I’ve been in and around politics for a long time, and not once, ever, have I encountered a candidate who said he or she might not accept the results of an election. Until now.
Certainly, in close-fought races candidates might ask for a recount. But once the precinct workers and town and city clerks and secretaries of state have checked and re-checked and certified, we consider the matter settled. We accept and abide by the results—at least until the next election. This year, we can’t take that for granted.
Why does this trouble so many of us? Let’s take a step back and start with the idea of elections themselves. In the end, democracy is about understanding and respecting the will of the people. We do this primarily by asking them to vote. This is what puts elections at the core of the American system: they are literally how we Americans decide where we’re going to head as a nation. The elections process is at the center of who we are.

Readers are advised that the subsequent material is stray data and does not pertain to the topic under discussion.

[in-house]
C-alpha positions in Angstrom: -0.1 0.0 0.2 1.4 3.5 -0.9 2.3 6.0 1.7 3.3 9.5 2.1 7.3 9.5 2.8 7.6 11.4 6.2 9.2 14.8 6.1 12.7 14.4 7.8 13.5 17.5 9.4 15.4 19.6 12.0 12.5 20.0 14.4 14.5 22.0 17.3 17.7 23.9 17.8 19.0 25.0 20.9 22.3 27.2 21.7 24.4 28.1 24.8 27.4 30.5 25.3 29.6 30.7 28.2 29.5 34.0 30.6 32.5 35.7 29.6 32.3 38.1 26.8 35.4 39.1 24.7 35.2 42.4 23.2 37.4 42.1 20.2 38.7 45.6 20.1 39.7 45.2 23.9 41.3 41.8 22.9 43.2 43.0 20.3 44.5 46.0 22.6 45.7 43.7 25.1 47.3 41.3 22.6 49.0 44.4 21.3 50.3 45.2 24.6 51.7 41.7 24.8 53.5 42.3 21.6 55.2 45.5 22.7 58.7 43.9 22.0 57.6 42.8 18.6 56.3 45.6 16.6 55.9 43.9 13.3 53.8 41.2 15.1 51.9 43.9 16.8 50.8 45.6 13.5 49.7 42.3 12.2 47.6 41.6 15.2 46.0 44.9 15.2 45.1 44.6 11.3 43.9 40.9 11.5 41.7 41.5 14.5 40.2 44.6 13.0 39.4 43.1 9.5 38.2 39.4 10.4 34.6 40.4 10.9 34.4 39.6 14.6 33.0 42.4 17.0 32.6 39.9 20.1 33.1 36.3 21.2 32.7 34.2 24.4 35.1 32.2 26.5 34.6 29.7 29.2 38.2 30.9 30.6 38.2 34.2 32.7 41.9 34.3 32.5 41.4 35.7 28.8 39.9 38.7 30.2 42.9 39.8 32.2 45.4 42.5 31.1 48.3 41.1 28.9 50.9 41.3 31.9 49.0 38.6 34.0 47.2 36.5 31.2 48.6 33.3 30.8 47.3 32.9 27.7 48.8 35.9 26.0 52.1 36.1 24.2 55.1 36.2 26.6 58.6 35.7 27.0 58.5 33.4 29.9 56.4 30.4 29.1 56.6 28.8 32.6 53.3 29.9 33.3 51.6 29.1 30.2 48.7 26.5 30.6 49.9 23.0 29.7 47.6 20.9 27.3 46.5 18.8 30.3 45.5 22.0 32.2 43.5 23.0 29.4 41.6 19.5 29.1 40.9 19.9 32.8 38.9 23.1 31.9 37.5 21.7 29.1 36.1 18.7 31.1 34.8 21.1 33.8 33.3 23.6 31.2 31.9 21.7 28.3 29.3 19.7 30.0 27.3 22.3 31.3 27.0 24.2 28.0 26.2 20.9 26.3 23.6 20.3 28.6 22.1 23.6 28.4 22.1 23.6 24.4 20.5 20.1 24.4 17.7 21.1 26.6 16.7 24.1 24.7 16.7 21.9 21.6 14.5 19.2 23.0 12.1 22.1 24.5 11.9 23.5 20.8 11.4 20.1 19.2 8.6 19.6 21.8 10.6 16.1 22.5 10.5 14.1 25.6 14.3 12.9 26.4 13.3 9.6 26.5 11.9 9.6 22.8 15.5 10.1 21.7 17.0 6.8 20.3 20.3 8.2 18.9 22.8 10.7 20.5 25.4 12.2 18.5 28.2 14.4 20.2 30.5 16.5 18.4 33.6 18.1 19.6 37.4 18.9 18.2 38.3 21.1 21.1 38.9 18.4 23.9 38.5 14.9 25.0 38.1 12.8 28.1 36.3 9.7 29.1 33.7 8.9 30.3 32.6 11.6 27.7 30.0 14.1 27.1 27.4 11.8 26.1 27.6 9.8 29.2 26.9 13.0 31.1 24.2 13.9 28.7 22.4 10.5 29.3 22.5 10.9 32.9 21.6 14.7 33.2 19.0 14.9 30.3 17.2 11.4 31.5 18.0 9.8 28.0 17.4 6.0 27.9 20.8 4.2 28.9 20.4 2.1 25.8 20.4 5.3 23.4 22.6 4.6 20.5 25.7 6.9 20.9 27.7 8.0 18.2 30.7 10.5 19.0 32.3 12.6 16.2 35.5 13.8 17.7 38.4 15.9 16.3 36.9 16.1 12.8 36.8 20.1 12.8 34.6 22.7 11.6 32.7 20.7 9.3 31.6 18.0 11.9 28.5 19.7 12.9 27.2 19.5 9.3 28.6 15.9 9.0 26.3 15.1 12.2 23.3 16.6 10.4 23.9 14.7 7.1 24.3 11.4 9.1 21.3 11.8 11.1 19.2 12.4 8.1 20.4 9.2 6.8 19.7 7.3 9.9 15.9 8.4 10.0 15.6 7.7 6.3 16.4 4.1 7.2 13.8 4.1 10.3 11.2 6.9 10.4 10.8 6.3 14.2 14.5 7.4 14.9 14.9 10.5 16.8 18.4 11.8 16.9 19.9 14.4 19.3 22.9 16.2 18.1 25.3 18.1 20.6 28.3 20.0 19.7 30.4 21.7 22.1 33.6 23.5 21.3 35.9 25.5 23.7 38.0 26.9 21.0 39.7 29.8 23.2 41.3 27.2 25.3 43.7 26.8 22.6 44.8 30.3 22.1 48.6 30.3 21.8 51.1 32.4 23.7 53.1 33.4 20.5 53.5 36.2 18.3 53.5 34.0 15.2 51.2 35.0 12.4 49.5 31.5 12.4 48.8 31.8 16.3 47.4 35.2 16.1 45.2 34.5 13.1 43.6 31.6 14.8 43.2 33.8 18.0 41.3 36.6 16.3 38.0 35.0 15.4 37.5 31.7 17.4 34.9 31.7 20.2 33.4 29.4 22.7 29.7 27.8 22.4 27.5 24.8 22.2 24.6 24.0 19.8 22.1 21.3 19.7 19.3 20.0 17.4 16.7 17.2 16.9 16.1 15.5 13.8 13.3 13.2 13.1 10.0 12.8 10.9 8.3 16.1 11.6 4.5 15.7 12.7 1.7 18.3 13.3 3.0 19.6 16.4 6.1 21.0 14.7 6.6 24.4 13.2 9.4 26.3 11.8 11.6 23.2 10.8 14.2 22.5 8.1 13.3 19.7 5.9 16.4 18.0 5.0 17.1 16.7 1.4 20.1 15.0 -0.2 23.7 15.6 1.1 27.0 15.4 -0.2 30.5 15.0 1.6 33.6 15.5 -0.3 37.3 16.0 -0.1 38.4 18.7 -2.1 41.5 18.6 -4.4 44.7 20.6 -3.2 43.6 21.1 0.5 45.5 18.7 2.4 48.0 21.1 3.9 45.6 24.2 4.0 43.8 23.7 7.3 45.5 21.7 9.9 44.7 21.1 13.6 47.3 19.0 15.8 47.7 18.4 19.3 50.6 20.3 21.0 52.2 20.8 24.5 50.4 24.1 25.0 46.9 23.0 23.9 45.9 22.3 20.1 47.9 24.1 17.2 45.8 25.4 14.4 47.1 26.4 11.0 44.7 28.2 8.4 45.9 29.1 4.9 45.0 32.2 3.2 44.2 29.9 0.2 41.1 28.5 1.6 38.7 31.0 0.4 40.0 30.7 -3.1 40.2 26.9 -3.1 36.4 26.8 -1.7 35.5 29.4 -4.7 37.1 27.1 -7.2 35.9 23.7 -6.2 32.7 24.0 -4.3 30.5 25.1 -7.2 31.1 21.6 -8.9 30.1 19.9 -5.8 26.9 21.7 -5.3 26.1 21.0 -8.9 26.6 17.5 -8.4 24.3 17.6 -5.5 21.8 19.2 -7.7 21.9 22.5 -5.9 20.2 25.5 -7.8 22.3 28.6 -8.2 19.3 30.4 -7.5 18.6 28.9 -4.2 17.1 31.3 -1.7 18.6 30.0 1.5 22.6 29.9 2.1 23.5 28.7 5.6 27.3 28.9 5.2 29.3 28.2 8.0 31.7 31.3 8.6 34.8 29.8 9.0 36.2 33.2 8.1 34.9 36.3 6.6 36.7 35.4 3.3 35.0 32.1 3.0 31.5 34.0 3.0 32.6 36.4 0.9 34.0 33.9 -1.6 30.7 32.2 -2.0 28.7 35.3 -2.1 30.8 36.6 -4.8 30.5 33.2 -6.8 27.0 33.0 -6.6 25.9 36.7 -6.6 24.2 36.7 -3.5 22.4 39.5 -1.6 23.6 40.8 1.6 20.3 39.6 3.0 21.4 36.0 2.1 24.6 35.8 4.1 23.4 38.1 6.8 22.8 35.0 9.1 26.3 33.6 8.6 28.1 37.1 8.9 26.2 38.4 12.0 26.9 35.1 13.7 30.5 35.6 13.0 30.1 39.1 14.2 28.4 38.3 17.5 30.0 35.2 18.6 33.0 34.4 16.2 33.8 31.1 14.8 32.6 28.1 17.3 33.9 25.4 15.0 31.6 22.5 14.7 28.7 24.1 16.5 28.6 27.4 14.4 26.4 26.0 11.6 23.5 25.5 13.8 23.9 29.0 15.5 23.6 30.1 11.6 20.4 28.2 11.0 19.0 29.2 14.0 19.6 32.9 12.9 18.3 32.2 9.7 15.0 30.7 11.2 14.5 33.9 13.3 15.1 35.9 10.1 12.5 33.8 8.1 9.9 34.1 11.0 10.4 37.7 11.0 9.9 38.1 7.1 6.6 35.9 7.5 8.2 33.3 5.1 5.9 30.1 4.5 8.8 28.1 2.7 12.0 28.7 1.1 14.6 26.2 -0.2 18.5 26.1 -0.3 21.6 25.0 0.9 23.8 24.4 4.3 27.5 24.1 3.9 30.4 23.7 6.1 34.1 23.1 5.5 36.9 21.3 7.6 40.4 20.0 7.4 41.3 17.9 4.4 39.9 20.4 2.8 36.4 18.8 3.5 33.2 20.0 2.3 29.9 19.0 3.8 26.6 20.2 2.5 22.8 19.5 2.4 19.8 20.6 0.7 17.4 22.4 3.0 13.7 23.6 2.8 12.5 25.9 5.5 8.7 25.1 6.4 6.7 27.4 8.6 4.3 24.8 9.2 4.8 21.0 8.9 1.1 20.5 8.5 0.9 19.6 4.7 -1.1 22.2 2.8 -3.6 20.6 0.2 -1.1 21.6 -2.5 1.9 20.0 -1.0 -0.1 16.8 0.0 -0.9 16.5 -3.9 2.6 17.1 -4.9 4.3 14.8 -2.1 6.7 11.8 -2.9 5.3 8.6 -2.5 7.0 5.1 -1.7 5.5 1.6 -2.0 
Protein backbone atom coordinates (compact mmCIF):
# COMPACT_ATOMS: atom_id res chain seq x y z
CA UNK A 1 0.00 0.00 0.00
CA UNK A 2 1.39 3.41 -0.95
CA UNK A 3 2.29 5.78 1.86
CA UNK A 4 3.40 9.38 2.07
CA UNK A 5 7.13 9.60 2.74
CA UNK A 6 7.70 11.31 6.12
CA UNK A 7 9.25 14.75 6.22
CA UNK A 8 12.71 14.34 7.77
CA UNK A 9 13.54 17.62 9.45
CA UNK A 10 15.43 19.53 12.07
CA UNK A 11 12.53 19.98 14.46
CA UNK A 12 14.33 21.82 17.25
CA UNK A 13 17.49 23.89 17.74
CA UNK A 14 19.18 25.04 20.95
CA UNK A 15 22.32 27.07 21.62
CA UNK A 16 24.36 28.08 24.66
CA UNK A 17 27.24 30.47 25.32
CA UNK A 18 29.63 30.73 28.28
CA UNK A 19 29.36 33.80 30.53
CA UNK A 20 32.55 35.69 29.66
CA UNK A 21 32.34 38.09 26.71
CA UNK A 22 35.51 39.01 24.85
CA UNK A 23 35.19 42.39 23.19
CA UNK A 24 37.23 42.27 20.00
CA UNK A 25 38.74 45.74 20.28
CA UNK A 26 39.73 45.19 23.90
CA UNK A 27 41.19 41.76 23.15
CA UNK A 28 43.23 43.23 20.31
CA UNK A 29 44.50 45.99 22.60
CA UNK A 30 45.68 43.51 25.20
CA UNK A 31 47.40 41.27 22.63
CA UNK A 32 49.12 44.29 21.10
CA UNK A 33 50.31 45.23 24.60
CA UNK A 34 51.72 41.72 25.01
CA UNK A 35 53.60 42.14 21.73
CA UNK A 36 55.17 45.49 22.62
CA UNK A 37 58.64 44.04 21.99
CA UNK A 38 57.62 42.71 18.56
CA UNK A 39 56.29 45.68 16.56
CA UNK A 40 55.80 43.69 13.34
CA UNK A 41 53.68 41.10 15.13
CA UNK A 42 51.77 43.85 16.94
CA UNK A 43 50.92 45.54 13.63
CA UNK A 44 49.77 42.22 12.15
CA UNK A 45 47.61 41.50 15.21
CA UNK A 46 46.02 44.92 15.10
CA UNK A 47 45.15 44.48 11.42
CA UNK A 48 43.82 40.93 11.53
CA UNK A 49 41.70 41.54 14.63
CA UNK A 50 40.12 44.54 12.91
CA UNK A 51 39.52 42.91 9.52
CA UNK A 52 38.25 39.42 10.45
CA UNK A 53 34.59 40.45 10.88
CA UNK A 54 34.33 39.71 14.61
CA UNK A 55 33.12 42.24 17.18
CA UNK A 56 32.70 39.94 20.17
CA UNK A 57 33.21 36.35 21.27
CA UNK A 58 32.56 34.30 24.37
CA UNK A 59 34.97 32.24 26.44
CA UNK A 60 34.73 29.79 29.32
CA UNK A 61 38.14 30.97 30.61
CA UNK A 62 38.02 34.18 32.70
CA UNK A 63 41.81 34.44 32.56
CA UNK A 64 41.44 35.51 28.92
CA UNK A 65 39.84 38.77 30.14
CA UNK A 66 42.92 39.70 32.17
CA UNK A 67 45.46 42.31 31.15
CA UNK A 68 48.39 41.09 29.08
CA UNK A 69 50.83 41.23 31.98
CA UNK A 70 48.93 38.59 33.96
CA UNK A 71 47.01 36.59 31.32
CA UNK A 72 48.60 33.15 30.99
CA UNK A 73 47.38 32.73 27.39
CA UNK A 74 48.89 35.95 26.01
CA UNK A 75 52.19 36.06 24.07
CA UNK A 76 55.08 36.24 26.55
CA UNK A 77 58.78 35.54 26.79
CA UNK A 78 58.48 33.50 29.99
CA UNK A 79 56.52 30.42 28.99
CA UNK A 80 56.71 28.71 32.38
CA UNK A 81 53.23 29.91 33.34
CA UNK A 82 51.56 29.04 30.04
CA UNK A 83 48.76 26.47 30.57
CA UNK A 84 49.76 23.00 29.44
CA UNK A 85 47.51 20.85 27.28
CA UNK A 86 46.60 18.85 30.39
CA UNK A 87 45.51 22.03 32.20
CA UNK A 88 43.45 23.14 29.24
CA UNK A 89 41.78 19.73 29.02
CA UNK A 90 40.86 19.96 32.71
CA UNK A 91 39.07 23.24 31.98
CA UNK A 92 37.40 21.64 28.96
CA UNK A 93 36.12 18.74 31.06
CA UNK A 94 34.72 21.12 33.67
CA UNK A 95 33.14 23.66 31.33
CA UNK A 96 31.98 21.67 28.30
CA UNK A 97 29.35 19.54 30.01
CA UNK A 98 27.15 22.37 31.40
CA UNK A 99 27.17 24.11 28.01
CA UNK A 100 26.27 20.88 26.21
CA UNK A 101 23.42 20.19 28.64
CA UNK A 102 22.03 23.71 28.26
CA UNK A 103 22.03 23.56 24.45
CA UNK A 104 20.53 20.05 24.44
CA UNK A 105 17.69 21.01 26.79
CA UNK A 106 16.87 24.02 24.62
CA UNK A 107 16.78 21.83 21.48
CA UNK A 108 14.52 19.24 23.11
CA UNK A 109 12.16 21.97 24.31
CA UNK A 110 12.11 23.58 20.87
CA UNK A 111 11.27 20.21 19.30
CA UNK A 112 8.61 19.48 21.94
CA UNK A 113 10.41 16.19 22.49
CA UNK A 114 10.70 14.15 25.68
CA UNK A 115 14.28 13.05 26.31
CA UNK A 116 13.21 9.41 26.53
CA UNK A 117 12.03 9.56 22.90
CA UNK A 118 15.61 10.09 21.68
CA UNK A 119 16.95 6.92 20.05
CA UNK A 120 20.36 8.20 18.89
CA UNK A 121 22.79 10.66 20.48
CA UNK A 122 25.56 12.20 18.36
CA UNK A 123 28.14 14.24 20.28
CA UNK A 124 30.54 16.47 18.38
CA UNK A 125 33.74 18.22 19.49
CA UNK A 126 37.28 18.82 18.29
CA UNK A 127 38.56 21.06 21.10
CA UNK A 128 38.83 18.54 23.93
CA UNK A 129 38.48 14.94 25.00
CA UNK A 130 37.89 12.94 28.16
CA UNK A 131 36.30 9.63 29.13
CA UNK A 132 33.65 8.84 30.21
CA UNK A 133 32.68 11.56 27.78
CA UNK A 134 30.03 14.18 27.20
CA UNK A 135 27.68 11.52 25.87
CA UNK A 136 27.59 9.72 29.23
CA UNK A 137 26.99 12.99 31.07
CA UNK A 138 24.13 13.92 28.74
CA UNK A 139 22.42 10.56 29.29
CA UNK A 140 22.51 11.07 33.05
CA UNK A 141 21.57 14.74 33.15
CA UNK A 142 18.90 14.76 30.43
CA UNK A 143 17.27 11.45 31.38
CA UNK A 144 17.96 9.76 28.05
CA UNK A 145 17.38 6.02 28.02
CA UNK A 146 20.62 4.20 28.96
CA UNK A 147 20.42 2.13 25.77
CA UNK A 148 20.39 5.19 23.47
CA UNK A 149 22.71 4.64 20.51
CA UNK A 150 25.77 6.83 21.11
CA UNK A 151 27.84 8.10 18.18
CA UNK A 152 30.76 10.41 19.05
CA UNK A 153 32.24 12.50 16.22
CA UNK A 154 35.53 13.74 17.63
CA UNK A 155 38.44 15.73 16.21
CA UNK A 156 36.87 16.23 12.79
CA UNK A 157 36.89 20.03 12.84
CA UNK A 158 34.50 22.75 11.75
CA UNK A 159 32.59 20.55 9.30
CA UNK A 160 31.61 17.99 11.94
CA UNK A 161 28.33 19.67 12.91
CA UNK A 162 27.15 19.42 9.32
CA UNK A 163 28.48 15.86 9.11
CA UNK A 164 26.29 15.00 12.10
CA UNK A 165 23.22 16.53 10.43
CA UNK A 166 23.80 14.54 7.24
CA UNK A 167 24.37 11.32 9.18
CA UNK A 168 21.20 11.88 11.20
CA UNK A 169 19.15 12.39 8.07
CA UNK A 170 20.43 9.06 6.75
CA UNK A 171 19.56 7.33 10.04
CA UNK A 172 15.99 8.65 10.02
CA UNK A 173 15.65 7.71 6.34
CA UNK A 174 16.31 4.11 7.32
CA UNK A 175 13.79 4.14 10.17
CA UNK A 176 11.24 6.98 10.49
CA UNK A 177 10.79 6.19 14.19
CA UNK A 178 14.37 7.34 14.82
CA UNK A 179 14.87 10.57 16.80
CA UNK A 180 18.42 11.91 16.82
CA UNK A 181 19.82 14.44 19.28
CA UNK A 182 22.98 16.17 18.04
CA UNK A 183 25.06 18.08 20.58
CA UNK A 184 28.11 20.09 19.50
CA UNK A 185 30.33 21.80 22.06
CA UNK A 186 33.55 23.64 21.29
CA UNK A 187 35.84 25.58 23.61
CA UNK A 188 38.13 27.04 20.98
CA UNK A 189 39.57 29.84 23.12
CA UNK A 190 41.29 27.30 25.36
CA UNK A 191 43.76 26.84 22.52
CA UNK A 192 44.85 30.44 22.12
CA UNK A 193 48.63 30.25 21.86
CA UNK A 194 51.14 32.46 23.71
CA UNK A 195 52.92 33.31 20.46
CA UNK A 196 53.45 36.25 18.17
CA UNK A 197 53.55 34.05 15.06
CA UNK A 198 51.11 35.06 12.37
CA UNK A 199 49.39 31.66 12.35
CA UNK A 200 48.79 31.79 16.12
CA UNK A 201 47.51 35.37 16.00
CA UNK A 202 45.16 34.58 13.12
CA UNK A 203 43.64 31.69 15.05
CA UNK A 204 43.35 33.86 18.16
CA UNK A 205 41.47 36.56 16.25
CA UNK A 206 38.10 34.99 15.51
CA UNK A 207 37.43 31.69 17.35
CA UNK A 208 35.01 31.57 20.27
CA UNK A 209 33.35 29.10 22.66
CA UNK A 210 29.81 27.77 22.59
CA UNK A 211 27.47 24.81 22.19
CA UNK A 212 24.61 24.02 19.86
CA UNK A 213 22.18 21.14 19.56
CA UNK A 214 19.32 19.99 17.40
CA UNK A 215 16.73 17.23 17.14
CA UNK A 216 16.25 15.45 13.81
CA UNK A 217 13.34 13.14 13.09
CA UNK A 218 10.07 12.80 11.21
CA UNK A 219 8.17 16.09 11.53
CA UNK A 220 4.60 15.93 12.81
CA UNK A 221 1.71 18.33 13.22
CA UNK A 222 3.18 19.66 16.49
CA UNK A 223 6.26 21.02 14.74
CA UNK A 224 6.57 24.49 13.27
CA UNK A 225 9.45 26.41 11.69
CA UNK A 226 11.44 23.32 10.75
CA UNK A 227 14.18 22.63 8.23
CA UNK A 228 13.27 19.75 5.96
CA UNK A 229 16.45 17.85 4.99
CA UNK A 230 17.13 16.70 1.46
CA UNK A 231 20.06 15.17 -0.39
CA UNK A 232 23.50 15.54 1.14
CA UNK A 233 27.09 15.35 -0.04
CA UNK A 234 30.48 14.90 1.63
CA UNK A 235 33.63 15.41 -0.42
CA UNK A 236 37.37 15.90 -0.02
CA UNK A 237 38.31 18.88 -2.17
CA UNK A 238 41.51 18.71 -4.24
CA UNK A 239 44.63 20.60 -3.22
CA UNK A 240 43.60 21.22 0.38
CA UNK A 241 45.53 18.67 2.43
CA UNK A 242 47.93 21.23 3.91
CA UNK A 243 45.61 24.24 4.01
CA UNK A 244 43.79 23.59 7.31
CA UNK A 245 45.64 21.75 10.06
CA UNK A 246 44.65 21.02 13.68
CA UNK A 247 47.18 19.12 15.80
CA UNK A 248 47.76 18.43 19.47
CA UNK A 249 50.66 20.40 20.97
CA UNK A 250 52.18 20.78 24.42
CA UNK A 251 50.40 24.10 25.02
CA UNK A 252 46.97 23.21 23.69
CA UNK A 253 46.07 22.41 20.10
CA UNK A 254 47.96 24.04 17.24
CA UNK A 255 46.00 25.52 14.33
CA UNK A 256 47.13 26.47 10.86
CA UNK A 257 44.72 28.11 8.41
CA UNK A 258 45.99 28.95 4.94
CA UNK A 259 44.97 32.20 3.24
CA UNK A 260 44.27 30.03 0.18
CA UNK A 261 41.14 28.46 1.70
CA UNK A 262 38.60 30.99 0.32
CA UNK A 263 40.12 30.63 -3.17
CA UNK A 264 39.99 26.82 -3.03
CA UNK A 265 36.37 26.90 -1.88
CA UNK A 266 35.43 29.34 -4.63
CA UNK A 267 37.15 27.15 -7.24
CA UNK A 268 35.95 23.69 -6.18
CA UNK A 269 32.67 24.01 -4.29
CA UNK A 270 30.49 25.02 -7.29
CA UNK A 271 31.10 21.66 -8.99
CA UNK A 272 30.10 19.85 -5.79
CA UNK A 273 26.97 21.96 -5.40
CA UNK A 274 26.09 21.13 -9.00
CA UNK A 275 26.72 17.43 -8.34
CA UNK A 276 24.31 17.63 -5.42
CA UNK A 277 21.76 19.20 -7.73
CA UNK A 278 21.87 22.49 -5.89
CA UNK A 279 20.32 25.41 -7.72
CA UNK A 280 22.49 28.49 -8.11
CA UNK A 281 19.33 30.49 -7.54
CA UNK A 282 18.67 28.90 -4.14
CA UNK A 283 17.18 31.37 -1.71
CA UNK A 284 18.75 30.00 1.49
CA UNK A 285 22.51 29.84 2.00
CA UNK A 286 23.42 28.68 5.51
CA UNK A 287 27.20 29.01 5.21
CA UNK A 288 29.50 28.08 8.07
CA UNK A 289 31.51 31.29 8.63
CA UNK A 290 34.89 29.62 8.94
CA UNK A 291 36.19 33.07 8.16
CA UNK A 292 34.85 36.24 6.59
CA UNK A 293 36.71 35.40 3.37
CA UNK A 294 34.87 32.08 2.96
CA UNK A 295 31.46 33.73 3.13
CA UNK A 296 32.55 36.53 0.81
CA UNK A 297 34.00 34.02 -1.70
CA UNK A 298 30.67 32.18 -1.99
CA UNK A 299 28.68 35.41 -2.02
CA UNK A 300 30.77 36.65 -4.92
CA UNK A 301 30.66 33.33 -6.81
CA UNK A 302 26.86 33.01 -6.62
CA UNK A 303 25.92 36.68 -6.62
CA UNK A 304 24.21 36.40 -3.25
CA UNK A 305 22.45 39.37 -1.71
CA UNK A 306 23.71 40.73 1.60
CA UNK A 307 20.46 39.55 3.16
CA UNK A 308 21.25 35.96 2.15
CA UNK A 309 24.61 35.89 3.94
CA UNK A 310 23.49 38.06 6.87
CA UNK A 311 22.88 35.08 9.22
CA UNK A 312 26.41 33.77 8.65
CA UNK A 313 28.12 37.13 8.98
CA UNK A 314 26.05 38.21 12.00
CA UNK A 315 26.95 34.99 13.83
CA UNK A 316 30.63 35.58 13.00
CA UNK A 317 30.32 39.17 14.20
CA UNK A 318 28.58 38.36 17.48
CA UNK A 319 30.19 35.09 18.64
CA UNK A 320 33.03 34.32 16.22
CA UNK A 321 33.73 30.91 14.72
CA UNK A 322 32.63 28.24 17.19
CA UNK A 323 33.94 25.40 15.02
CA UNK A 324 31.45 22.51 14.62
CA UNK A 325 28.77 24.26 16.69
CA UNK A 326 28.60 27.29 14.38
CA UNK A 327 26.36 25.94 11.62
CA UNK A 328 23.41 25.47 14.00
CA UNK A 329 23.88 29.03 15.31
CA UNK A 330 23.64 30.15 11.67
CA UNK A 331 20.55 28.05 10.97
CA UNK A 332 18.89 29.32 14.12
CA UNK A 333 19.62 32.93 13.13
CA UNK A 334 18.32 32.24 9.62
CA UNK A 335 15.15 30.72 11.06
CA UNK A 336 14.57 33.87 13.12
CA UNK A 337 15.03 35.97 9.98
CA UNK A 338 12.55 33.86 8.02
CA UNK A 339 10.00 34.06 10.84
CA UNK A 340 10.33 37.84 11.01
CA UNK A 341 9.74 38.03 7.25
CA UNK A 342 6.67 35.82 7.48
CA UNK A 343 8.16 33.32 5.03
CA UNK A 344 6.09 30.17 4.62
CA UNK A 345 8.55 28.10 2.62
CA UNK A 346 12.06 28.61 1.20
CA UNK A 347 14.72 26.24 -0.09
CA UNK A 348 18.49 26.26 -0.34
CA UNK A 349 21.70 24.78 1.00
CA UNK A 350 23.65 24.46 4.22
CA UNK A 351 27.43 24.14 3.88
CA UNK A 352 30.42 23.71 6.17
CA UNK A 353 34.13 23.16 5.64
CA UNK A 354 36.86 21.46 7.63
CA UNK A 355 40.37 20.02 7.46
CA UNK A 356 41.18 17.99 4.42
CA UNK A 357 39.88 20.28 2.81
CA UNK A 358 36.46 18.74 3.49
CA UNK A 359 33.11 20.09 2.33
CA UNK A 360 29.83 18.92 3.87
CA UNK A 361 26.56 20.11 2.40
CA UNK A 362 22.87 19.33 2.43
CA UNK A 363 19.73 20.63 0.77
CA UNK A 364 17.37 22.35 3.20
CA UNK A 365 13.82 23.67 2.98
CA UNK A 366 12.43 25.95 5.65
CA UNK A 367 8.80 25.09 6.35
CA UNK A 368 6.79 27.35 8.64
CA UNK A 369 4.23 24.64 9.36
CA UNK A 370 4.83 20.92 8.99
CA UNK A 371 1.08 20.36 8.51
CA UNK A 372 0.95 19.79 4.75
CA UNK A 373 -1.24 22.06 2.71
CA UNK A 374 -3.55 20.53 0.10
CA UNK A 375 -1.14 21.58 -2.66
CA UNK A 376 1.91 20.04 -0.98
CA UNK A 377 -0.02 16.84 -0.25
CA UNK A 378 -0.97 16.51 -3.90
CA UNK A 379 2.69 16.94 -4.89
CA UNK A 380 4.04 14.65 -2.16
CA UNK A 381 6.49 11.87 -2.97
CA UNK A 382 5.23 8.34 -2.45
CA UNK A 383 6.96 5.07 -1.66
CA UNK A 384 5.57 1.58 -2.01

In fact, voting—and ensuring that the vote is fair and transparent—is how the institutions that represent us function. When the House of Representatives is deciding on policy, it votes. When the Supreme Court needs to decide a case, it votes. When state legislatures and city councils and New England town meetings have to set a budget or decide on taxes, they vote. Those votes are public, and they’re tallied, and that’s how we have confidence that the issue was decided fairly.
When elections are done, we commit to a peaceful transfer of power to the winners. We hand power to them without taking up arms and without casting doubt on the legitimacy of their win. That’s been part and parcel of who we are for centuries, and it’s one of the features of our system that has made the US a beacon to others.